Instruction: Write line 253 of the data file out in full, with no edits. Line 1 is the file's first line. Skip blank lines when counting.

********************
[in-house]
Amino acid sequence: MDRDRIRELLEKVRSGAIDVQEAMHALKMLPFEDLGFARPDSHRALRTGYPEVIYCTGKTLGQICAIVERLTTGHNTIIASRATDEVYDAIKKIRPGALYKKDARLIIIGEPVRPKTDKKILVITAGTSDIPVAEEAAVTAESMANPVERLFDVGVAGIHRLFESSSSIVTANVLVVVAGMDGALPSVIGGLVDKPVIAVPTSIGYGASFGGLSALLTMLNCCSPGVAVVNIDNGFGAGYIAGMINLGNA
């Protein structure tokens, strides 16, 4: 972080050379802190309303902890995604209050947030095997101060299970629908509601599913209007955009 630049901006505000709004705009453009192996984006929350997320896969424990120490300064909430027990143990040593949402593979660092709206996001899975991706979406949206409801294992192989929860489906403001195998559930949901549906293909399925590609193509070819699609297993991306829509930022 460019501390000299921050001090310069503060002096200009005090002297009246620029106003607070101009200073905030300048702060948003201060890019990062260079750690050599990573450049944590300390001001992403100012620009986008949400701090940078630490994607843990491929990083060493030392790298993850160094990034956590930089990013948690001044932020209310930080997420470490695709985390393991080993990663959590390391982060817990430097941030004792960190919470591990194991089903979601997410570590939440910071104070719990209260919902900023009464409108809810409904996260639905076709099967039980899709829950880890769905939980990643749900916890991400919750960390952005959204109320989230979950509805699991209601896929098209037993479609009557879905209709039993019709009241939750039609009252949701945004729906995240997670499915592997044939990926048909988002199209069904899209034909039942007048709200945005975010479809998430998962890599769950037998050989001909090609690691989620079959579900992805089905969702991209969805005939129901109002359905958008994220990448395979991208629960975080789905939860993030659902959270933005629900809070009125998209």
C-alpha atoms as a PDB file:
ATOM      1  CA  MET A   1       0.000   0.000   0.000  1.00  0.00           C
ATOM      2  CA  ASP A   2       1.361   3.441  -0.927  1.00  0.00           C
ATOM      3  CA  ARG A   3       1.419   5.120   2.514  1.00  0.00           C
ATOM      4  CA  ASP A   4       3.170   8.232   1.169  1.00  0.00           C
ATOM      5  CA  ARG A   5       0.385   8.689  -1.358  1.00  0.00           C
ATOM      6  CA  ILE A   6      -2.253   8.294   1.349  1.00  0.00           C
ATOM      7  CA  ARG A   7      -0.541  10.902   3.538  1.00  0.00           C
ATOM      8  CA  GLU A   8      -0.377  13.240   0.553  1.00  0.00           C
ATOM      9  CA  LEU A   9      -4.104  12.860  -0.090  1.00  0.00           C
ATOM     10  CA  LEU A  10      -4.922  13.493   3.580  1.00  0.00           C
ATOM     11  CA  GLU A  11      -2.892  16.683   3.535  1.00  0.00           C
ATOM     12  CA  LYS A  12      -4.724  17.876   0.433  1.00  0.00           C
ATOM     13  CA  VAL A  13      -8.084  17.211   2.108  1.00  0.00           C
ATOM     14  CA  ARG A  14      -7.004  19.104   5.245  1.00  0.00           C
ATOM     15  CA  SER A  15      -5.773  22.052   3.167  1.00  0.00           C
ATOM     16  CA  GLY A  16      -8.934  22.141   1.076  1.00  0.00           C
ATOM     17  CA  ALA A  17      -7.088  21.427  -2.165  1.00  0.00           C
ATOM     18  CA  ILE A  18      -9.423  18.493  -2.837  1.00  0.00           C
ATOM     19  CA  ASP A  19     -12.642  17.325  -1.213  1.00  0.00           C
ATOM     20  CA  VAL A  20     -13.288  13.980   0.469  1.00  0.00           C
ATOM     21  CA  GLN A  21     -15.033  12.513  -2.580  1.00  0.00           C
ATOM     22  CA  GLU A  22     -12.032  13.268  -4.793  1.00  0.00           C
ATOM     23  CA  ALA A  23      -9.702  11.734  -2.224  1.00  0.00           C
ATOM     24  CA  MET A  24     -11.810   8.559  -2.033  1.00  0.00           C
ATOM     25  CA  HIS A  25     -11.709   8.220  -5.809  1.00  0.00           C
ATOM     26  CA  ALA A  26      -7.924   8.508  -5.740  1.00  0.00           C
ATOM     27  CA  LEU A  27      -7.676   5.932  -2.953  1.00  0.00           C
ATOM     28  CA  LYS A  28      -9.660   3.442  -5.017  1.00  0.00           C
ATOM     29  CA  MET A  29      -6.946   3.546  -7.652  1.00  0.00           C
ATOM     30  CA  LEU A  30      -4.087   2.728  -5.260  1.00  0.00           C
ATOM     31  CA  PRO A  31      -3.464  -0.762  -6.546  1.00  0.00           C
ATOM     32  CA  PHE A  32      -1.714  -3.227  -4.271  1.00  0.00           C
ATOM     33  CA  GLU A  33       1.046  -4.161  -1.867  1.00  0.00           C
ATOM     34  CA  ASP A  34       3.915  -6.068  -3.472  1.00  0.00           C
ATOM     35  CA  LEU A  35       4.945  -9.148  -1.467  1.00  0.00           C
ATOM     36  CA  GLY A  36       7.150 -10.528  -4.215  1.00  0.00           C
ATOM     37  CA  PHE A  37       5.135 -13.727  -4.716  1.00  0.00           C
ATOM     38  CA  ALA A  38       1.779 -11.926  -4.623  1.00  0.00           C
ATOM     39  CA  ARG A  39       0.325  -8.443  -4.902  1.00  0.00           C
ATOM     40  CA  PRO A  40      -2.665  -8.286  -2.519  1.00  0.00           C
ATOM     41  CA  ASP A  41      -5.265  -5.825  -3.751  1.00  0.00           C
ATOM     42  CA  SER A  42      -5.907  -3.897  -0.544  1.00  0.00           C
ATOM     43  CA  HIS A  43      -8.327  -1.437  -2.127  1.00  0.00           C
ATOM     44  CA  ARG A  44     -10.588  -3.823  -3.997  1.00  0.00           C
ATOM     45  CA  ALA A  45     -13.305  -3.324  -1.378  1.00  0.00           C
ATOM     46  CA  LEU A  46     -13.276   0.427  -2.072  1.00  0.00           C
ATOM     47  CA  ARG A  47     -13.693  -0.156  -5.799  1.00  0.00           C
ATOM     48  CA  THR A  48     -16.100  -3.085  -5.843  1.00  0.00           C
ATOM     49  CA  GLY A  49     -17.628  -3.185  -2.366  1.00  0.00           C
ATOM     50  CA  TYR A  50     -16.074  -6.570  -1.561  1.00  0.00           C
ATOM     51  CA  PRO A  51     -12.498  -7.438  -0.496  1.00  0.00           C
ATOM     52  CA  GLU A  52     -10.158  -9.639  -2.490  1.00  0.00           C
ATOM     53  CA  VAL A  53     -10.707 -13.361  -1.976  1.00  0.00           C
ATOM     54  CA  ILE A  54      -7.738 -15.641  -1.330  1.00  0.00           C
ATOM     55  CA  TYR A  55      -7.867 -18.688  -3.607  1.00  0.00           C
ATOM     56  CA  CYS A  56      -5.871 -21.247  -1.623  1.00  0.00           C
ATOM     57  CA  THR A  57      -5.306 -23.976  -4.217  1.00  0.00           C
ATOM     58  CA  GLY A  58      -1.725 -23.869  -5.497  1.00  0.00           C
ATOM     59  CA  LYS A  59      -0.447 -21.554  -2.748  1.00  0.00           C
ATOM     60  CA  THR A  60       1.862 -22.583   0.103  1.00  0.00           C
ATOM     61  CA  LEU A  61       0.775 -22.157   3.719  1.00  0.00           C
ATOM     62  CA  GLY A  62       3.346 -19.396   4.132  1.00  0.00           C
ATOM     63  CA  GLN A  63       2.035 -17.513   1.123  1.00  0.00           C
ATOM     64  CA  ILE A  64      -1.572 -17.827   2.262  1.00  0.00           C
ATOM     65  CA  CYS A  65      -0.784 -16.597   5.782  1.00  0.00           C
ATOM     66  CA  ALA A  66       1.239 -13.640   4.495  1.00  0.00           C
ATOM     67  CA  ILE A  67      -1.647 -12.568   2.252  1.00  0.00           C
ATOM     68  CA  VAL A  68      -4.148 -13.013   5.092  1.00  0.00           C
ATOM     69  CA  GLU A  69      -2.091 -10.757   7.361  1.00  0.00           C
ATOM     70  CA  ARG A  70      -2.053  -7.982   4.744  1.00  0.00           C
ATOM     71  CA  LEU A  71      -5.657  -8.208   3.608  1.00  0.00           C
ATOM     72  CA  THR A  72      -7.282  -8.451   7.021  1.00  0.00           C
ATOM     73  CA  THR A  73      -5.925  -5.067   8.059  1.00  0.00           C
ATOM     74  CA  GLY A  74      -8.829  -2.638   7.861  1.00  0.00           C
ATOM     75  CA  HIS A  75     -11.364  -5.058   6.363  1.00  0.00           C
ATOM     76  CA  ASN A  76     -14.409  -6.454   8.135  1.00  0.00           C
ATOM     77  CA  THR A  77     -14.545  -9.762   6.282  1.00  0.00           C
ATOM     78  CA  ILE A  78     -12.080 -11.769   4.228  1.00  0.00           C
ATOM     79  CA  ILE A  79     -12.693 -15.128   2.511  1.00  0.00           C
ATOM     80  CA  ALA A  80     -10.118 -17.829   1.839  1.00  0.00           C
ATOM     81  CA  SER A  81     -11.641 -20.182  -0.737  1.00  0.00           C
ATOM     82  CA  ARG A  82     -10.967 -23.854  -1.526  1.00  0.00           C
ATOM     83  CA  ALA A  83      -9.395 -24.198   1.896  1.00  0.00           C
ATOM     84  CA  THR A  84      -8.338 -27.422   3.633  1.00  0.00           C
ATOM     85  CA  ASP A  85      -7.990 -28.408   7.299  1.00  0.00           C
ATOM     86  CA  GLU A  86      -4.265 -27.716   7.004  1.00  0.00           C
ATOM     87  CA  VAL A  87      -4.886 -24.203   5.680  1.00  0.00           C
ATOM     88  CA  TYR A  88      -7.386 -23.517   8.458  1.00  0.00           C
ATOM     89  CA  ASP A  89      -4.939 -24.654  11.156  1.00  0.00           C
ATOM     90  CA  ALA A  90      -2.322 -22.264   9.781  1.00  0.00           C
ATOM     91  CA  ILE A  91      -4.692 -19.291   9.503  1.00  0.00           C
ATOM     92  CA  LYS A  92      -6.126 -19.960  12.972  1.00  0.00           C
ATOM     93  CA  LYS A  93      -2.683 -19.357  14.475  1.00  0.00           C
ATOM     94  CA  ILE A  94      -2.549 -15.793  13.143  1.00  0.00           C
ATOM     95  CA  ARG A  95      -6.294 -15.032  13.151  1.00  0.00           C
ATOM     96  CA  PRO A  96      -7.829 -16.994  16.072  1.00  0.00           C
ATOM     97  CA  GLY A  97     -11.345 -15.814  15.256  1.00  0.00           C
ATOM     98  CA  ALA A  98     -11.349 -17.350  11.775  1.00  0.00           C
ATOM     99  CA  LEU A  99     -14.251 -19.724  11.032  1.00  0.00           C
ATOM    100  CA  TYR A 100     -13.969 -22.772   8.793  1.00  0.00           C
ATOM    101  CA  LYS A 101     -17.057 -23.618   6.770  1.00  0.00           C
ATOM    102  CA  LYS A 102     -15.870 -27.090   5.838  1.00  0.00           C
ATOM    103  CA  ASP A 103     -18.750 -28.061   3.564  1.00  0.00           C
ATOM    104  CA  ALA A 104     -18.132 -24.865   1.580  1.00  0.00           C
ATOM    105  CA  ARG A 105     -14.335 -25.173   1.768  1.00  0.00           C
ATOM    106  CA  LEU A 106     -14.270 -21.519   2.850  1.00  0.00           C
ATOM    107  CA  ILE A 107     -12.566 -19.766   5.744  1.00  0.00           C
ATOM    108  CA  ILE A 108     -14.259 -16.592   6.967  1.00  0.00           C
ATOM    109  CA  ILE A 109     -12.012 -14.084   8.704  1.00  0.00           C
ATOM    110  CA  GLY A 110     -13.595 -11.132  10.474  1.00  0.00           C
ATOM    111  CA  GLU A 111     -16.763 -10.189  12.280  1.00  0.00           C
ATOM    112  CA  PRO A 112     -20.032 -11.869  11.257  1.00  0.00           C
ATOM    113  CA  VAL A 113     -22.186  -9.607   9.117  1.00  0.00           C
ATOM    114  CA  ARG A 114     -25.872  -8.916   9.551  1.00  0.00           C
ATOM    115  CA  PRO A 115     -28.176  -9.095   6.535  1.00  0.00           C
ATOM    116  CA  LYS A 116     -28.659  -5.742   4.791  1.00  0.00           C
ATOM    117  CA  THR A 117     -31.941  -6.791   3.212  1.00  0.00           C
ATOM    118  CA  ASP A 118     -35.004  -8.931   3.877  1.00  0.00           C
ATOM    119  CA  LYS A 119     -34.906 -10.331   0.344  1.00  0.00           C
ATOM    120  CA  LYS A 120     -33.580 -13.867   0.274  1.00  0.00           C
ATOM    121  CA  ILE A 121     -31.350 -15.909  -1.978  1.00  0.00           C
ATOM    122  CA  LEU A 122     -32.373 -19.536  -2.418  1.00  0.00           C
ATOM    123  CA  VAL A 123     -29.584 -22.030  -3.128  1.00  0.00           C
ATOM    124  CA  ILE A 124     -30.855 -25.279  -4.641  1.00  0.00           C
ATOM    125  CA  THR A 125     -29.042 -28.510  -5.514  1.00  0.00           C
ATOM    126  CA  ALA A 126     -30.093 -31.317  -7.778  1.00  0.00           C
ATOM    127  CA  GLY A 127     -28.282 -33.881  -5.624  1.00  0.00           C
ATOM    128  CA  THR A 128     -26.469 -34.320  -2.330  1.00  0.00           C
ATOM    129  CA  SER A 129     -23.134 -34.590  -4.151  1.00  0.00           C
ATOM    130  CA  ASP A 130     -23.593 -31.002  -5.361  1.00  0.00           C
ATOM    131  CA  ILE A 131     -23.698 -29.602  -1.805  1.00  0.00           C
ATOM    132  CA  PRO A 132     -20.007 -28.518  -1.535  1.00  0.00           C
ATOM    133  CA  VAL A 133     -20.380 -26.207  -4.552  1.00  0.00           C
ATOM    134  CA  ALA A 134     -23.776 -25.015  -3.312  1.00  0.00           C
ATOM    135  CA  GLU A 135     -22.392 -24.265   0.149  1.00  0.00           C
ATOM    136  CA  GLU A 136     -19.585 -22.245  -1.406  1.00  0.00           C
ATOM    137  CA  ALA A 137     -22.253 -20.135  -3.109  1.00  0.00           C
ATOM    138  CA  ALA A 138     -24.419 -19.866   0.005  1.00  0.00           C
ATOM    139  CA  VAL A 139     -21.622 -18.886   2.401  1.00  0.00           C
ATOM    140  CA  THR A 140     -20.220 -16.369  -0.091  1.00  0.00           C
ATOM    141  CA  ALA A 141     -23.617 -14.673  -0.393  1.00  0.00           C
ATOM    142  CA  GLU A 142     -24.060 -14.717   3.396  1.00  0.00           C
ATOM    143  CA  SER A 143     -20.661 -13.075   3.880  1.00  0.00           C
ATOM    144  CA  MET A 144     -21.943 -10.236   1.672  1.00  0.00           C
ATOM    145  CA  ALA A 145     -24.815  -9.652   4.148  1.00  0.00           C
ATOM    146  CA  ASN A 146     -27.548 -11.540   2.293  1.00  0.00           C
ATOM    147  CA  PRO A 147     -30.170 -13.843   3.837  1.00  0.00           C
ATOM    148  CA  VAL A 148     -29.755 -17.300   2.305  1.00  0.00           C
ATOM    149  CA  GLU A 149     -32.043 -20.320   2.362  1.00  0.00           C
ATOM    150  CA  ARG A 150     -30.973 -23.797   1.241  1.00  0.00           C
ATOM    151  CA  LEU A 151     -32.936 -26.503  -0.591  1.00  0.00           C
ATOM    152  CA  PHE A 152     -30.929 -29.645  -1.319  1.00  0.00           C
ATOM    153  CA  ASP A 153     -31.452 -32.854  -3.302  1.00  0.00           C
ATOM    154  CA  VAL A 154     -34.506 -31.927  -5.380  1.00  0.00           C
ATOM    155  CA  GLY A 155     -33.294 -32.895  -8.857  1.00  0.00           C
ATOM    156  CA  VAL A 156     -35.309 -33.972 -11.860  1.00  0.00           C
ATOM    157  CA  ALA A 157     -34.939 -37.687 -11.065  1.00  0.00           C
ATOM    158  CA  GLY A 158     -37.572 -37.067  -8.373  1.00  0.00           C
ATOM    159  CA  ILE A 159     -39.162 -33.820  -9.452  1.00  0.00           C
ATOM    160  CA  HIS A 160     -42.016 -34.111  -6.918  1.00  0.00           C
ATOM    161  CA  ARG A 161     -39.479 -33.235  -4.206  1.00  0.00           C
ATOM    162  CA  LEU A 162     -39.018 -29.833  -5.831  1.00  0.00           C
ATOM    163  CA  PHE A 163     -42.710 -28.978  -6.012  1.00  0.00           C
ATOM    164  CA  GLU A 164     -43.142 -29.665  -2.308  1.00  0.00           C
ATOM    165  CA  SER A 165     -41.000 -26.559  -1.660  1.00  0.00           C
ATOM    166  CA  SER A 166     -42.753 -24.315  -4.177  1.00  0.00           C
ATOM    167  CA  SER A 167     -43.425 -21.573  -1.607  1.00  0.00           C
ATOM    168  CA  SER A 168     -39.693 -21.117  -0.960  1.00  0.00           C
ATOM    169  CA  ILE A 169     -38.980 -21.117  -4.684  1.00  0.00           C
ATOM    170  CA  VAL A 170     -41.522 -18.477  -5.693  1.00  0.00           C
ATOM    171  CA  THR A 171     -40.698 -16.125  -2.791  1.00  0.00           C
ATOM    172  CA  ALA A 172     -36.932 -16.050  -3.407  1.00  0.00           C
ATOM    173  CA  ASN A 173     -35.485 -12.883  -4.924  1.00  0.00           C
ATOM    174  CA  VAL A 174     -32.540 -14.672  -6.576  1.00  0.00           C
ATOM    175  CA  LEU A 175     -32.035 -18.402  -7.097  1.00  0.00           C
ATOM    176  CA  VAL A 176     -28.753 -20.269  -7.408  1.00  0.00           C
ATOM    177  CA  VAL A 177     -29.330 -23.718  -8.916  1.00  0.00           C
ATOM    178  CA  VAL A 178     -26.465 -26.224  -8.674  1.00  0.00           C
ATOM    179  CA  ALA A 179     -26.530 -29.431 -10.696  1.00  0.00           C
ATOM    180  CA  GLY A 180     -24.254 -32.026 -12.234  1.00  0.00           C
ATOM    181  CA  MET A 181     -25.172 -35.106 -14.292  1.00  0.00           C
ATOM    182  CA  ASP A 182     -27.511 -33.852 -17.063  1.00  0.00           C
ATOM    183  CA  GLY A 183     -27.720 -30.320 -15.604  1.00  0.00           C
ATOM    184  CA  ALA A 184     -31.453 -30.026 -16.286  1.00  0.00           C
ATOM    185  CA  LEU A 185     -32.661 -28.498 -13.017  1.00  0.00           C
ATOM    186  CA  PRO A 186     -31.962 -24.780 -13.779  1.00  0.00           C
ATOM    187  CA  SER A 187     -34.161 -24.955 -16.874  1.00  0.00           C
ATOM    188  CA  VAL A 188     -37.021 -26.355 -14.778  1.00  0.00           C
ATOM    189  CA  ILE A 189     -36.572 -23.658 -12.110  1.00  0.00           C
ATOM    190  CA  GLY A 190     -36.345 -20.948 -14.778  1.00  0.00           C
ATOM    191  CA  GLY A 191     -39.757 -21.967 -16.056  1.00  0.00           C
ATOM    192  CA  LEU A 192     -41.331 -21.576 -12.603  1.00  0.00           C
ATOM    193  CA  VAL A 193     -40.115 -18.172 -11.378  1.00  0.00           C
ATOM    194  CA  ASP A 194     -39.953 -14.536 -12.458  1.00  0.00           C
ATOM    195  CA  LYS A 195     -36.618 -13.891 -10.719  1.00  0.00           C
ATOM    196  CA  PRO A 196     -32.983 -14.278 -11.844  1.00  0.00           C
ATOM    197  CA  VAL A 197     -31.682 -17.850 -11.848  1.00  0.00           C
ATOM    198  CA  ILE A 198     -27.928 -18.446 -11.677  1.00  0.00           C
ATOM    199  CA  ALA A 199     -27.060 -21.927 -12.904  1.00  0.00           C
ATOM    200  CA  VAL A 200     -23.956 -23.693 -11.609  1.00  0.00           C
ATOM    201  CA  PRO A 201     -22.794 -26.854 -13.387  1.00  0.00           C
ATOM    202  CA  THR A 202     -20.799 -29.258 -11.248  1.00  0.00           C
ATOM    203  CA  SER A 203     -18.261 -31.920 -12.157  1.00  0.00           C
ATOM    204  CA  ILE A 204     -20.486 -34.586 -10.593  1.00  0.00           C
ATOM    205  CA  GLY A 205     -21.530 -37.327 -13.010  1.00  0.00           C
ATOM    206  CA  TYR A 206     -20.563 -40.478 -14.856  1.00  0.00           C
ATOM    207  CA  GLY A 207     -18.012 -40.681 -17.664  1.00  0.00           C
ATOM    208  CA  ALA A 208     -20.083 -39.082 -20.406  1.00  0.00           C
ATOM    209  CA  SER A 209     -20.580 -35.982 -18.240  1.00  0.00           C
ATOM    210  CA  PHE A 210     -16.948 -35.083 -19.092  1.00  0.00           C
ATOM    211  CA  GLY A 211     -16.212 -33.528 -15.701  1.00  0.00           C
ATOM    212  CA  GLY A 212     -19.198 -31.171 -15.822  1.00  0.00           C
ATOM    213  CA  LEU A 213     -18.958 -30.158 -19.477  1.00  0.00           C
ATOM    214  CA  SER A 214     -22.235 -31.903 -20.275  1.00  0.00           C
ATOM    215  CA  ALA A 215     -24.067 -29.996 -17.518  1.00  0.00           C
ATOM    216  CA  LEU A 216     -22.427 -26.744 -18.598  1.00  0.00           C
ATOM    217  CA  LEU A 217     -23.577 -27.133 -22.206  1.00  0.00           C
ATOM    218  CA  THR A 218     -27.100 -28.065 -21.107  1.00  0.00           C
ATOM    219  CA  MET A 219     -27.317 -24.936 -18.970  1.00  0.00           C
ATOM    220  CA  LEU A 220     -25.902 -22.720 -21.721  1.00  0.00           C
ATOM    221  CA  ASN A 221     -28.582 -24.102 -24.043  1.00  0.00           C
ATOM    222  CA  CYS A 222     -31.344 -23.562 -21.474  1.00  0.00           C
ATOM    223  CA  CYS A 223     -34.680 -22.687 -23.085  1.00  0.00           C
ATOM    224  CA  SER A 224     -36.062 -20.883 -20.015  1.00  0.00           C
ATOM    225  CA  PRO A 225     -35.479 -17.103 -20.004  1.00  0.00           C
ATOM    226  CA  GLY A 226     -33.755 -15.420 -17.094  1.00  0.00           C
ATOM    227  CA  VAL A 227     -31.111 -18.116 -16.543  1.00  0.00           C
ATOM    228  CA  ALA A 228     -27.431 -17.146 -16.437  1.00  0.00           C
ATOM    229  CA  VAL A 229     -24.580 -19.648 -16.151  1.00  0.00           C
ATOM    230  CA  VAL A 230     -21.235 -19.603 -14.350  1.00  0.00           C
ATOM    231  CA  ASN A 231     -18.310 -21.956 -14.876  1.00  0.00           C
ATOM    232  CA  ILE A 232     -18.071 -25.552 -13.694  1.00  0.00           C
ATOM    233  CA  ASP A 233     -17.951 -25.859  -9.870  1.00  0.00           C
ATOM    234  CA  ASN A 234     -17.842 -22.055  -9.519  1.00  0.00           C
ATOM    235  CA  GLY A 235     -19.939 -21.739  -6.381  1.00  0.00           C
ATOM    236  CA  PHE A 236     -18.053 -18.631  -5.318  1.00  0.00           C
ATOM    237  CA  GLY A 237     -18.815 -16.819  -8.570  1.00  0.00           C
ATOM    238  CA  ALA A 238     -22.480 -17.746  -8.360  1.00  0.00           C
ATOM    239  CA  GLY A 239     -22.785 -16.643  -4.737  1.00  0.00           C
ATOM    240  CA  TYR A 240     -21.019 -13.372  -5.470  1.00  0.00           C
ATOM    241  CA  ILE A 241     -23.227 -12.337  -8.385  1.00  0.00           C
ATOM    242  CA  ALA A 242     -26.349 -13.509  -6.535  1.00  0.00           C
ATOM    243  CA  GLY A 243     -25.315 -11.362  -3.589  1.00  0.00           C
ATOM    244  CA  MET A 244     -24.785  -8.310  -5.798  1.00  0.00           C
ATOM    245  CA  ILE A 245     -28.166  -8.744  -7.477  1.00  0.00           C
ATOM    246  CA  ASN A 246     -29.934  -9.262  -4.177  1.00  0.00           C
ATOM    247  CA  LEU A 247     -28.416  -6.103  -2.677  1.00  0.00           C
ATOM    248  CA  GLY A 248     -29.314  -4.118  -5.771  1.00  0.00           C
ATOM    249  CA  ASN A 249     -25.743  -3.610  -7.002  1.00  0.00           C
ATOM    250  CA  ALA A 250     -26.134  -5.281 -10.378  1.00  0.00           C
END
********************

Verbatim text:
ATOM    249  CA  ASN A 249     -25.743  -3.610  -7.002  1.00  0.00           C